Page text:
- What is the difference(s) between boosted regression trees (BRT) and generalized boosted models (GBM)? Can they be used interchangeably? Is one a specific form of the other?
- Why did Ridgeway use the phrase "Generalized Boosted Regression Models" (GBM), to describe what Friedman had previously proposed as "Gradient Boosting Machine" (GBM)? These two acronyms are identical, describe the same thing, but are derived from different phrases.
I am having trouble determining how the terms BRT and GBM differ. From what I understand both are terms to describe classification and regression trees that have stochasticity incorporated through some sort of boosting (e.g. bagging, bootstrapping, cross-validation).
Also, from what I gather the term GBM was first coined by Friedman (2001) in his paper "Greedy function approximation: a gradient boosting machine". Ridgeway then implemented the procedure described by Friedman in 2006 in his package "Generalized Boosted Regression Models" (GBM). In my field (ecology) Elith et al. (2008) was the first to demonstrate Ridgeway's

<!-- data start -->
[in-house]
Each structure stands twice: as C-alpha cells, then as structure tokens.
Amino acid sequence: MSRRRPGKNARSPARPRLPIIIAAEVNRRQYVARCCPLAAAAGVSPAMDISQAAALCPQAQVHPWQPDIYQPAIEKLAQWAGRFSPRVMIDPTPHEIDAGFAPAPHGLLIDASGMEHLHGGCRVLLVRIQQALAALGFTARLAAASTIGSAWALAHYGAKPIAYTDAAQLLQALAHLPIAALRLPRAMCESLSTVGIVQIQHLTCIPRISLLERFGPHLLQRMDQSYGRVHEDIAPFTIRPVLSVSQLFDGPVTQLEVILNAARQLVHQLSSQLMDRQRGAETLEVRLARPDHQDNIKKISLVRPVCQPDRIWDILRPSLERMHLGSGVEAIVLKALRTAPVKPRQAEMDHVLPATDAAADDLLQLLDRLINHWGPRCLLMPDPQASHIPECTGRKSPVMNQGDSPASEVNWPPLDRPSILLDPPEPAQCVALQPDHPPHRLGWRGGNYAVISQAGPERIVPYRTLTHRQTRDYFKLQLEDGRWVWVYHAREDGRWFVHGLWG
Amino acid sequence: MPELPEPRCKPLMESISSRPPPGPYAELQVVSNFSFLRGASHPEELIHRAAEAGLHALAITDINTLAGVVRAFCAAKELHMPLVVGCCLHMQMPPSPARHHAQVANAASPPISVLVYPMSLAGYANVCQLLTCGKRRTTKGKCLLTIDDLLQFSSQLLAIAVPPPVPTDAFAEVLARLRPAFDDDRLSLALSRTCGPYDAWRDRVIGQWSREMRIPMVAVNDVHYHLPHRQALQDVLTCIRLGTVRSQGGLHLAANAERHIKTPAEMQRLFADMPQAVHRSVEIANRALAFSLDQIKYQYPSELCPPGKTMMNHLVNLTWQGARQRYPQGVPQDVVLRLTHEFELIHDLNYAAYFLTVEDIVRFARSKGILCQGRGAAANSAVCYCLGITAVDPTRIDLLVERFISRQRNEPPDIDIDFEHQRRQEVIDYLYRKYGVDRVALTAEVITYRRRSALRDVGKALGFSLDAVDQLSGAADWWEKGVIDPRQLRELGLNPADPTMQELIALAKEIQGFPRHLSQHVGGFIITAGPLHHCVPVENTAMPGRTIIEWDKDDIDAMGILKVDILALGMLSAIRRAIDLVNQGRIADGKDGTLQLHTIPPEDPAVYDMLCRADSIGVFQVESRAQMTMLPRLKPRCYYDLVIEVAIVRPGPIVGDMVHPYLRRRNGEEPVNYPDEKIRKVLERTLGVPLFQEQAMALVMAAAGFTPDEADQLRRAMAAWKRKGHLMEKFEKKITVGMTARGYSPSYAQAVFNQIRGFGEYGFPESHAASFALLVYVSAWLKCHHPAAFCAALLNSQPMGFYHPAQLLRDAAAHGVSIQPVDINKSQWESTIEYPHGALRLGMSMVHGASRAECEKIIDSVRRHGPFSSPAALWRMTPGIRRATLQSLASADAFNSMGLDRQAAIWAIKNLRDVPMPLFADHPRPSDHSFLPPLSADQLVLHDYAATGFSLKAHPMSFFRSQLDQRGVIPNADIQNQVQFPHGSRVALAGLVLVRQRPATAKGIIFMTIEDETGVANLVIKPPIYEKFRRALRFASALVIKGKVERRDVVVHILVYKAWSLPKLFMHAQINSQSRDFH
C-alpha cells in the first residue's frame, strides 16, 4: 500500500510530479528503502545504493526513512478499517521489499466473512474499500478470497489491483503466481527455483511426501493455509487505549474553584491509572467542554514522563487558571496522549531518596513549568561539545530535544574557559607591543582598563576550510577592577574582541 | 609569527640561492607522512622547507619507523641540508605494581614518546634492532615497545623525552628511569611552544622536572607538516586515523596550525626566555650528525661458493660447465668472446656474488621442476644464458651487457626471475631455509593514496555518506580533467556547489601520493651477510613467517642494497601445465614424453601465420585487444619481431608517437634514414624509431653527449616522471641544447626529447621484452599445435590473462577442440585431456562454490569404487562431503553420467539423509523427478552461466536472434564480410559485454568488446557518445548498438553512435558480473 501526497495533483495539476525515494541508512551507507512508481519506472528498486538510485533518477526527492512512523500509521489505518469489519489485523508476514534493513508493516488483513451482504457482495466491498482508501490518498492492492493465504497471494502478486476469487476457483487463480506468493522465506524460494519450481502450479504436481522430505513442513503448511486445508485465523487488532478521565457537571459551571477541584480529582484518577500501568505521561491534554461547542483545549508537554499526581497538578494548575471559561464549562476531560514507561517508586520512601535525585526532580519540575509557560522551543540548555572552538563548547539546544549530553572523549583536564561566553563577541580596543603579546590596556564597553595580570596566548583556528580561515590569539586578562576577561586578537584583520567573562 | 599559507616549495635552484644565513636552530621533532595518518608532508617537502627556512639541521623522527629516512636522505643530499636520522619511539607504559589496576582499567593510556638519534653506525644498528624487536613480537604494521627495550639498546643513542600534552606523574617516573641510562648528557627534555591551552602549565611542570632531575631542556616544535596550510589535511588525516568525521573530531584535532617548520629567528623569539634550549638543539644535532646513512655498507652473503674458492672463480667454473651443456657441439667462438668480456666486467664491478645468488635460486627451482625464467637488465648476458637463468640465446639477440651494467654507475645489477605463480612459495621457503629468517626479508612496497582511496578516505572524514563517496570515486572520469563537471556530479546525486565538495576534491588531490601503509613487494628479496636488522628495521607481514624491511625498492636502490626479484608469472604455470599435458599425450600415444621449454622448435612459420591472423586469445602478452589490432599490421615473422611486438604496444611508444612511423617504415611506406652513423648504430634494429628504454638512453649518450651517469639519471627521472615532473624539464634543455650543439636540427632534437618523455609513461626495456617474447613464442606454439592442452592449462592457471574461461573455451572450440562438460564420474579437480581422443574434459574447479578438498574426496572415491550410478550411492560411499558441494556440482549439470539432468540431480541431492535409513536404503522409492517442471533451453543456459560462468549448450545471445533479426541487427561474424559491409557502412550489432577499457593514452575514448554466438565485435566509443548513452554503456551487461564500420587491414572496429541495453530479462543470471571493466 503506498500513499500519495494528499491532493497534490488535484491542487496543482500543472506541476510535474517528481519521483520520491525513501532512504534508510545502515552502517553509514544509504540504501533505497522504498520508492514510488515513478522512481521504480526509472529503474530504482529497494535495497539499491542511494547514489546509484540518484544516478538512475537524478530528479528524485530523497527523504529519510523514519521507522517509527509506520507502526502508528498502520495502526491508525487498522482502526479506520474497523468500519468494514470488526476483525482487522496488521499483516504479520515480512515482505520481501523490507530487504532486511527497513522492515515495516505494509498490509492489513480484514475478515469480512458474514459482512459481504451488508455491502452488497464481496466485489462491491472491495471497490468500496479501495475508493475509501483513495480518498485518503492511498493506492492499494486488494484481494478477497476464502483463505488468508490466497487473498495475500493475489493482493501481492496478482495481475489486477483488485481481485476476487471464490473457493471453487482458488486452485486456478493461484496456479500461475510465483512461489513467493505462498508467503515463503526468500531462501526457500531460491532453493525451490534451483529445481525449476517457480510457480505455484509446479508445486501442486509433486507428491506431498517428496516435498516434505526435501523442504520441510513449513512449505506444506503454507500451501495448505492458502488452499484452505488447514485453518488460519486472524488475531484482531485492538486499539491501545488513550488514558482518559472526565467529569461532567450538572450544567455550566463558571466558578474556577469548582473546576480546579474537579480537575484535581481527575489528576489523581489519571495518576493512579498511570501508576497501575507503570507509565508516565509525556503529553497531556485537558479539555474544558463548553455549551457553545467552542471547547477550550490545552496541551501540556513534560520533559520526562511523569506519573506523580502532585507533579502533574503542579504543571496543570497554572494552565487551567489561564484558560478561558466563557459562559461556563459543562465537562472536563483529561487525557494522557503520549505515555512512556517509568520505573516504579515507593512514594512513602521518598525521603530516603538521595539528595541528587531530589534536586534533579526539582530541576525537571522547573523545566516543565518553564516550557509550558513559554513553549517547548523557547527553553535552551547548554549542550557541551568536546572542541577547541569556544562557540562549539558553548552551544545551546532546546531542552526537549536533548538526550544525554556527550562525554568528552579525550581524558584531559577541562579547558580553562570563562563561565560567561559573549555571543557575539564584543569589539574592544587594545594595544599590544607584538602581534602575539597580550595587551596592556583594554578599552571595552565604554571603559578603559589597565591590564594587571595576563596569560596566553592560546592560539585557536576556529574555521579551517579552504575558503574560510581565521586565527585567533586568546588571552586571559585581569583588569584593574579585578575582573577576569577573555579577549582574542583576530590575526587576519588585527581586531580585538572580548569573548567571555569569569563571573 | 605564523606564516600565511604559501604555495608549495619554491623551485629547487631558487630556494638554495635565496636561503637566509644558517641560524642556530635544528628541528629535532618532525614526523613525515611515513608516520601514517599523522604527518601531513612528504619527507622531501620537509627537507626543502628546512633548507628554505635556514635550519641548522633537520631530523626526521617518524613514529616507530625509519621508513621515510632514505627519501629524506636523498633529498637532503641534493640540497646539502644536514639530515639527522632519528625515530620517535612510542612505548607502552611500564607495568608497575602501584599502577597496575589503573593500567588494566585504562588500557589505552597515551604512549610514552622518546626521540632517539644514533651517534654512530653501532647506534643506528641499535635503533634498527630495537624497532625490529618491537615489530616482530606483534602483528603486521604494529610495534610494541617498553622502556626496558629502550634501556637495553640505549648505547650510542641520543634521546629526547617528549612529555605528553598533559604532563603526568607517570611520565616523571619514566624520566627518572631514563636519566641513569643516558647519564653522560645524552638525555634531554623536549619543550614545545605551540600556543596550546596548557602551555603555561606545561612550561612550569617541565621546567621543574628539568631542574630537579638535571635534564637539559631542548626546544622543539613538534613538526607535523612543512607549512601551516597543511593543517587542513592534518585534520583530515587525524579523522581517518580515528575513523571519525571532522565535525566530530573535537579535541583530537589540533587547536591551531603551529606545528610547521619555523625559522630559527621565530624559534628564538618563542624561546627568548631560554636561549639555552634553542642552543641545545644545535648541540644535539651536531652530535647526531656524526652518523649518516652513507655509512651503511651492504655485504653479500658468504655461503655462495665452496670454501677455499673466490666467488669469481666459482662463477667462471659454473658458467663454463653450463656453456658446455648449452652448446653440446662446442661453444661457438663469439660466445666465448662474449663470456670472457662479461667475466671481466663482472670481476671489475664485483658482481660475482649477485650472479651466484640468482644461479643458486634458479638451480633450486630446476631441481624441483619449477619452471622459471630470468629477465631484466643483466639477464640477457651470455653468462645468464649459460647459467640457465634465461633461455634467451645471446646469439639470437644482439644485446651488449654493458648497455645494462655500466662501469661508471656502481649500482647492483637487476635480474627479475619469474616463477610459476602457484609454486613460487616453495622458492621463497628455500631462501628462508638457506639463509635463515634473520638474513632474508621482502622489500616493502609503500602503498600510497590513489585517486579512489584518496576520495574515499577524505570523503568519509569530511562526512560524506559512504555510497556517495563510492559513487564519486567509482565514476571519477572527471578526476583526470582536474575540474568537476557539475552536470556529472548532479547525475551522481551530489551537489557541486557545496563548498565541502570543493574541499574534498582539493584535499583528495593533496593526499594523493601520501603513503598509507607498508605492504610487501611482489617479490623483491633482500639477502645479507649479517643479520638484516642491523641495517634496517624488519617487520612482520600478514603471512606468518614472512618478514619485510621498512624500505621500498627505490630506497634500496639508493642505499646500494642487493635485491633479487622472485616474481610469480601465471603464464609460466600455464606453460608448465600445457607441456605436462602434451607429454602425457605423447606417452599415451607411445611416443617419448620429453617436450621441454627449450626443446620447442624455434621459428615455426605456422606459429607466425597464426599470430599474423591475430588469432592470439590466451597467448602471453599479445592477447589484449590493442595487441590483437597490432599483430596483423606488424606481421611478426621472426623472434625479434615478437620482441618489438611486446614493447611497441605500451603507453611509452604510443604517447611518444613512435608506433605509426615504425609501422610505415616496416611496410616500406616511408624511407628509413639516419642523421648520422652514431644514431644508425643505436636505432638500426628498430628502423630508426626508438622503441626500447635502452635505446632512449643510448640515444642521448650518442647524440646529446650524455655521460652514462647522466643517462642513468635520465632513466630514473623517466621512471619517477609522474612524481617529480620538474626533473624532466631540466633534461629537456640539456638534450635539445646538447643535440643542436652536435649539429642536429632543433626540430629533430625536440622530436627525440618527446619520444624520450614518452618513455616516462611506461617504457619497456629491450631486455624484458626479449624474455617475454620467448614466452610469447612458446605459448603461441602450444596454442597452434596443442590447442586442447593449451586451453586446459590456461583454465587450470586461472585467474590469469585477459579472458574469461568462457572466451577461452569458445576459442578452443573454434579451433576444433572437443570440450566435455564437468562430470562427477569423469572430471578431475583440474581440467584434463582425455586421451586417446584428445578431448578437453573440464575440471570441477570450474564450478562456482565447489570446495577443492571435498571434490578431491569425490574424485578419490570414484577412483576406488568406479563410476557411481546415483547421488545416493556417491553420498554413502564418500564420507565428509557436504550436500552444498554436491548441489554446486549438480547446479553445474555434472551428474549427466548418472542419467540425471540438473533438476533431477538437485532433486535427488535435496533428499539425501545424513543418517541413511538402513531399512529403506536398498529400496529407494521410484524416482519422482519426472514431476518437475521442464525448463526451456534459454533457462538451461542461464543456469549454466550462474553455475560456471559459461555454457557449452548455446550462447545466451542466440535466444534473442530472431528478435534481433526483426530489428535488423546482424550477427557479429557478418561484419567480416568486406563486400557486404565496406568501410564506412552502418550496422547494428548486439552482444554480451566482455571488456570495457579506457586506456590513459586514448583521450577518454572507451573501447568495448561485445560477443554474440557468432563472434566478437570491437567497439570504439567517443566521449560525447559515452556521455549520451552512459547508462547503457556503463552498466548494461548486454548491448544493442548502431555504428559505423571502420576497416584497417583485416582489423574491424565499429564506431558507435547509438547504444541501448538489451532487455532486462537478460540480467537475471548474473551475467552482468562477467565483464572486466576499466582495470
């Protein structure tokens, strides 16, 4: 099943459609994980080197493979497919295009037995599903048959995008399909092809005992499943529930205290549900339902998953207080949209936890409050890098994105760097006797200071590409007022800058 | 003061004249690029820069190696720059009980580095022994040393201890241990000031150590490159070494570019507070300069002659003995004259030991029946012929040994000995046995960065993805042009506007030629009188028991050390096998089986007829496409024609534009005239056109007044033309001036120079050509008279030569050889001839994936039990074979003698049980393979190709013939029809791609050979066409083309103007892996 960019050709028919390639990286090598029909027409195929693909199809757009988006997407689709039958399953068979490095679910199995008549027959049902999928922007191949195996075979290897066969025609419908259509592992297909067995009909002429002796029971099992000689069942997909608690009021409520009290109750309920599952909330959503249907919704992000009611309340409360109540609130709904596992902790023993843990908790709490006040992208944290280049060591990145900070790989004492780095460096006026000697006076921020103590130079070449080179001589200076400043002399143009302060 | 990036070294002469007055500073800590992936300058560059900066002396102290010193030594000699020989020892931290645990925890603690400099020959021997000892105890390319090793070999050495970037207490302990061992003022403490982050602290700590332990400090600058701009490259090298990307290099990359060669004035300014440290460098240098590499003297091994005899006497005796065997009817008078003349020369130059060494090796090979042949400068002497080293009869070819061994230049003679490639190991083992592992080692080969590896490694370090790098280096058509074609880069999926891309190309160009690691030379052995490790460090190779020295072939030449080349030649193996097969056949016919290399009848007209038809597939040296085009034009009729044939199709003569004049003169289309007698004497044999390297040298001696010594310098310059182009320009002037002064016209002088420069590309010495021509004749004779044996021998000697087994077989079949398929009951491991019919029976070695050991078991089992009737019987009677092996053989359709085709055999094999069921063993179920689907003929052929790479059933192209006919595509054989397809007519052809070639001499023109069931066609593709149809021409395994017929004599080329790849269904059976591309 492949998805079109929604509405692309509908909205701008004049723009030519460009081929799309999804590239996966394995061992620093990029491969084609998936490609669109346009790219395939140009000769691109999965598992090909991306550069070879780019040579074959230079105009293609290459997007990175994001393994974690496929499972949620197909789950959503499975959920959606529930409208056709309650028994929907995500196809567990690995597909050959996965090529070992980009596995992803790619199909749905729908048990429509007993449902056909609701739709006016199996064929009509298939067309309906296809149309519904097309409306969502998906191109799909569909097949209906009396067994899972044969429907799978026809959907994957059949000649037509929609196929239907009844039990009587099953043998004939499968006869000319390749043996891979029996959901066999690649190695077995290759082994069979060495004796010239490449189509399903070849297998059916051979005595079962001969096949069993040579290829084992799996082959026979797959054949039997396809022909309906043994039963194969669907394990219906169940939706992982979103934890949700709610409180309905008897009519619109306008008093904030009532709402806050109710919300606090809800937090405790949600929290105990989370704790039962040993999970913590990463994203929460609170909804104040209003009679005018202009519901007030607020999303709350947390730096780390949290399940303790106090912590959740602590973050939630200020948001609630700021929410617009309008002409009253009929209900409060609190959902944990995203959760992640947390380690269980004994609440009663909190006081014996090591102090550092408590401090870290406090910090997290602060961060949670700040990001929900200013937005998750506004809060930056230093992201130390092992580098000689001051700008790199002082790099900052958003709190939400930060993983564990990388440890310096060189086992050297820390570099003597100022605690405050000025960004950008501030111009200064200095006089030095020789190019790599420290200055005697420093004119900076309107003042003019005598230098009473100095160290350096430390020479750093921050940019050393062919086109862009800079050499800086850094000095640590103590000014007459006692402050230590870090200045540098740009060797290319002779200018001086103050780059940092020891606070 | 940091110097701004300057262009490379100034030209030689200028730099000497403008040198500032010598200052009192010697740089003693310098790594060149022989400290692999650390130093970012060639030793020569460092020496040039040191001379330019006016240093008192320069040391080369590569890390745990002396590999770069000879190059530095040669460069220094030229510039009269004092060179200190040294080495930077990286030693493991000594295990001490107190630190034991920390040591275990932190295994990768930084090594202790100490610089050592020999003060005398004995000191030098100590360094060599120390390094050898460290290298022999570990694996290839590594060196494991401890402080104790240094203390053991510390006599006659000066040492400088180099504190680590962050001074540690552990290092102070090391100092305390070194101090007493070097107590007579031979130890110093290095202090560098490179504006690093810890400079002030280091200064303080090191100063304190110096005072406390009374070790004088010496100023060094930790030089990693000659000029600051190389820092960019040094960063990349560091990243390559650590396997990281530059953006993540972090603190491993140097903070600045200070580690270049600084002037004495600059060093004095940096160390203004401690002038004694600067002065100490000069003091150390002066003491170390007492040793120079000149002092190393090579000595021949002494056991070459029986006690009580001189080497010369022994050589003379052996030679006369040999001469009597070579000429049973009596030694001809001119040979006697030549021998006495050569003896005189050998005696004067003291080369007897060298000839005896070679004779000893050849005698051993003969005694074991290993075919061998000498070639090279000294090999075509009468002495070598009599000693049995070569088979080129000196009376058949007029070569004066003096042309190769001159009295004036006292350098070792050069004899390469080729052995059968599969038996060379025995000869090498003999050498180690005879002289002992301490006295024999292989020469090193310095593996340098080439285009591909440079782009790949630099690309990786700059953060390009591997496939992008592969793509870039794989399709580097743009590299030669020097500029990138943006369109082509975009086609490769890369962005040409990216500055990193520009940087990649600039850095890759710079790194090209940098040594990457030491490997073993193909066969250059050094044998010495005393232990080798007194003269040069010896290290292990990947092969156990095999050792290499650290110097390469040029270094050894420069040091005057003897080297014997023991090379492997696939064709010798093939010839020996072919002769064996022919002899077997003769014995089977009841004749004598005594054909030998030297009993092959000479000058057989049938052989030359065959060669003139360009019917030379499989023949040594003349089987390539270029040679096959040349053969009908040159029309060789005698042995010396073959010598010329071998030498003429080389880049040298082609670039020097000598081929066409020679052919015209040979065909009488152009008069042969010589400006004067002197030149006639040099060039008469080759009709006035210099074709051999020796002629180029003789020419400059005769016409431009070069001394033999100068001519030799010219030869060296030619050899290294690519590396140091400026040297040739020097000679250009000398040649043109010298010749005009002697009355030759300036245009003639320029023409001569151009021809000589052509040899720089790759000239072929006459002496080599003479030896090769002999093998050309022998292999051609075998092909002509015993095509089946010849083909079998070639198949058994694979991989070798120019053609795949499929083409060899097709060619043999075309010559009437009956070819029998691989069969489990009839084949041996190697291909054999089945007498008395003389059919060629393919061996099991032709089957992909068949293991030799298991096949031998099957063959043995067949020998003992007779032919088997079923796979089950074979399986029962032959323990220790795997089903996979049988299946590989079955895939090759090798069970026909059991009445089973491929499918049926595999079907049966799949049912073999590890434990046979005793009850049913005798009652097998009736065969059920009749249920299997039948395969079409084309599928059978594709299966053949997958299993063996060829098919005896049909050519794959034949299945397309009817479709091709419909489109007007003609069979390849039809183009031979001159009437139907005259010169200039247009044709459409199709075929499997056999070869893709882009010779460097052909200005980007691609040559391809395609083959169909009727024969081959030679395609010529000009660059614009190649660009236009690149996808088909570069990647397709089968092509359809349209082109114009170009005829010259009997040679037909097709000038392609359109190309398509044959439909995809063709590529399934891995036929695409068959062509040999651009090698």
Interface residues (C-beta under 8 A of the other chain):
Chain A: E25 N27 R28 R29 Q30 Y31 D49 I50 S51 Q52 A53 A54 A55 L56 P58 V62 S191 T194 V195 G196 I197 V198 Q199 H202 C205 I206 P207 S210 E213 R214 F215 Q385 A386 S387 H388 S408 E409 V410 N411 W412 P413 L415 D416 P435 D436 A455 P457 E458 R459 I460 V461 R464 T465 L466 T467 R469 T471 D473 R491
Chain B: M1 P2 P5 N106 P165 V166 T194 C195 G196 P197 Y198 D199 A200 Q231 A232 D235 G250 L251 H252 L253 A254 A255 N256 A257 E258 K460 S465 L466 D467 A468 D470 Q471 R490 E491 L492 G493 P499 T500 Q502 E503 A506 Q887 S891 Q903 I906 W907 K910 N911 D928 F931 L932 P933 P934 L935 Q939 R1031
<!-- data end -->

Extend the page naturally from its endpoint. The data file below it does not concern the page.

gbm package for species distribution modelling. However, the authors in Elith et al. use the term "boosted regression tree" (BRT) to describe Friedman and Ridgeway's GBM theory and implementation.
I am confused as to if these terms can be used interchangeably? It is somewhat confusing that one author would use the same acronym (from a different phrase) to describe the same theory that a previous author proposed. It is also confusing that the third author used a completely different term when describing this theory in ecological terms.
The best I can come up with is that BRT are a specific form of GBM in which the distribution is binomial, but I am not sure of this.
Elith et al. define boosted regression trees like this… "Boosted regression trees combine the strengths of two algorithms: regression trees (models that relate a response to their predictors by recursive binary splits) and boosting (an adaptive method for combining many simple models to give improved predictive performance). The final BRT model can be understood as an additive regression model in which individual terms are simple trees, fitted in a forward, stagewise fashion" (Elith et al. 2008).